Grimsbury Castle is the site of an iron age hill fort. What battles there may have been we shall never know but in recent times its banks and ditches have be overwhelmed by a new foreign invader - rhododendron.
Last year Pang Valley volunteers started clearing the site and CROW was to continue this process, cutting all the growth back to the stump which we hope will then be treated. Unfortunately no stumps were treated last year and there is a risk that in a few years we will have to repeat the whole process.
As we were not permitted to burn the cleared material on the site, it had to be stacked and left to decay. Judging by the current state of the material cut last year, this may be a long process.
The name rhododendron comes from the Greek rhodon rose + dendron tree, and as can be seen many these where not the meek bushes common to many suburban gardens but substantial trees of a considerable age.
Rhododendron spreads by layering putting down roots wherever branches, which tend to be spreading in habit, touch the ground. The result is a tangled mass of growth with branches rooted at a number of places. Fortunately the roots on these branches are often shallow only penetrating the underlying leaf litter, and can therefore be easily removed.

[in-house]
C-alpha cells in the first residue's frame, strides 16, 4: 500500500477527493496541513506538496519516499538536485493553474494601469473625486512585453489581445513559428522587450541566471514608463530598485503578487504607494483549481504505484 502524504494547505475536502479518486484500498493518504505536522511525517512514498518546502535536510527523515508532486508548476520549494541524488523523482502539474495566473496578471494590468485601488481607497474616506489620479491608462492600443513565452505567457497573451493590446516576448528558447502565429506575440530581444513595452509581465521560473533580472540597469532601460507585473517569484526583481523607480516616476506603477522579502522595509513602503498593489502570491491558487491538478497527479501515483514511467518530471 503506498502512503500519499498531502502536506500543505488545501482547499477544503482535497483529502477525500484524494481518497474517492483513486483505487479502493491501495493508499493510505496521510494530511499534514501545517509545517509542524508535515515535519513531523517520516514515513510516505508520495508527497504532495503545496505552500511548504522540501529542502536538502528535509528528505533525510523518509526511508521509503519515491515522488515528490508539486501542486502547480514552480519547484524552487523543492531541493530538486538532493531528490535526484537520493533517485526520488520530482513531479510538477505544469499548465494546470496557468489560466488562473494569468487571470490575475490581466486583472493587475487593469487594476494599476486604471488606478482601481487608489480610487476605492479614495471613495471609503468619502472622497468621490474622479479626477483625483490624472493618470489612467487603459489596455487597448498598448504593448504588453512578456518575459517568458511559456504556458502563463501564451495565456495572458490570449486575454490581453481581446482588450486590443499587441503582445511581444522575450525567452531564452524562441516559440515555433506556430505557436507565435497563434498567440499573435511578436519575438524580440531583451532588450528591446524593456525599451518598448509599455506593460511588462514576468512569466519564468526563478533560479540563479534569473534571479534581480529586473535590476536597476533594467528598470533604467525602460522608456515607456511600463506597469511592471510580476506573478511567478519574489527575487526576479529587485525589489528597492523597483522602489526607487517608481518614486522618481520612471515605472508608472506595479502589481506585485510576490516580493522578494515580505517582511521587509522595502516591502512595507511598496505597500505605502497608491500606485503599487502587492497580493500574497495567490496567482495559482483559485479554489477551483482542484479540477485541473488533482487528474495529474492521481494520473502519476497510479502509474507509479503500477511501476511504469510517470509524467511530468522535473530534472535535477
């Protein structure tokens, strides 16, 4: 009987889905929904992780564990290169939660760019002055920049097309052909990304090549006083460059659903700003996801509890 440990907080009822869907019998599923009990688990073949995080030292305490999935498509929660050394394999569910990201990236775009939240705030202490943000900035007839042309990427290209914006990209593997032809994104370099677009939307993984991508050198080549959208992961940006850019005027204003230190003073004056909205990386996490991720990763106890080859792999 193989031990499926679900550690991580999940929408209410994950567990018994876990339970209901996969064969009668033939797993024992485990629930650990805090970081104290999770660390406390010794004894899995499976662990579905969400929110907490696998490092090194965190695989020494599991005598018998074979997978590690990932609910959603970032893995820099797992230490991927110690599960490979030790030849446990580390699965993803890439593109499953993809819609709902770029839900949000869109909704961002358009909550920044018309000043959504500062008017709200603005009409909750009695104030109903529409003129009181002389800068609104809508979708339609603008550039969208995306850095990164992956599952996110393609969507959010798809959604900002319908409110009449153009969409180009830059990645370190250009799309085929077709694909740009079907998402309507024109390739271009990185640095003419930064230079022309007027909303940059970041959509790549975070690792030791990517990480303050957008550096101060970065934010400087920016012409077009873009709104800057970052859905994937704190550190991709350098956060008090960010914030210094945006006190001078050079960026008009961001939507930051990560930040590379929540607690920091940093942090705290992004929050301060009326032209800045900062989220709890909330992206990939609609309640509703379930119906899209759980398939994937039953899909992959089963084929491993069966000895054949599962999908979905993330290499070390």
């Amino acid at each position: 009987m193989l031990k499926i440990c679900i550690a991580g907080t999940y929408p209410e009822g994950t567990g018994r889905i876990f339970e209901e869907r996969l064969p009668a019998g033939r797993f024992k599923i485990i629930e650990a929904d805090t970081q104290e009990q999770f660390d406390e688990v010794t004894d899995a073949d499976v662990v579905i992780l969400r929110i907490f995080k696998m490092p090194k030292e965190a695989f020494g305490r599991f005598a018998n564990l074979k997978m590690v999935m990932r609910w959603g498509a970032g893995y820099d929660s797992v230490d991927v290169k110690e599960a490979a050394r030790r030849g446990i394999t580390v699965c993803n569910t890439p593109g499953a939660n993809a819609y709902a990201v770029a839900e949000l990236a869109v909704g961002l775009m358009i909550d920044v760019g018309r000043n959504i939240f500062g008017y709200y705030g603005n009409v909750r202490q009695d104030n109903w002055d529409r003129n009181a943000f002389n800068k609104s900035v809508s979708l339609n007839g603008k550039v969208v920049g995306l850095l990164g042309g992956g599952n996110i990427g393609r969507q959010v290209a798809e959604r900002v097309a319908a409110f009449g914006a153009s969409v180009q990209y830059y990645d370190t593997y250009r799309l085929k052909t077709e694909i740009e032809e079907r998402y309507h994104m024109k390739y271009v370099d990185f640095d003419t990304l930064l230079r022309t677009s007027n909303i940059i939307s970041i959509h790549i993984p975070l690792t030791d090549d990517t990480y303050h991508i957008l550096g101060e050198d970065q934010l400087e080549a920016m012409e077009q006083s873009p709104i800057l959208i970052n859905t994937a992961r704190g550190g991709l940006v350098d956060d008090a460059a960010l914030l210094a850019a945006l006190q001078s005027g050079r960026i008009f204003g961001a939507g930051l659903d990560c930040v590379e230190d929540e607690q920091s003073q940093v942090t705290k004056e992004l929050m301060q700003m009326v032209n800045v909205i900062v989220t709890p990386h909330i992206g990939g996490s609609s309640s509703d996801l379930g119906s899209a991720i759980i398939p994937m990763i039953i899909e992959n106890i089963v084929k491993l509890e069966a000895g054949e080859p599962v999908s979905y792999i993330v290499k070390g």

A subsequent visit to the site by Pang Valley volunteers means most of the rhododendron has been removed from the banks and ditches leaving them once more clearly visible. Long may they remain so!
This task was for the BeWILD project, a joint initiative by the Farming and Wildlife Advisory Group (FWAG) and the Thames Valley Environmental Records Centre (TVERC) to promote the restoration of Berkshire's semi-ancient woodlands funded by Natural England.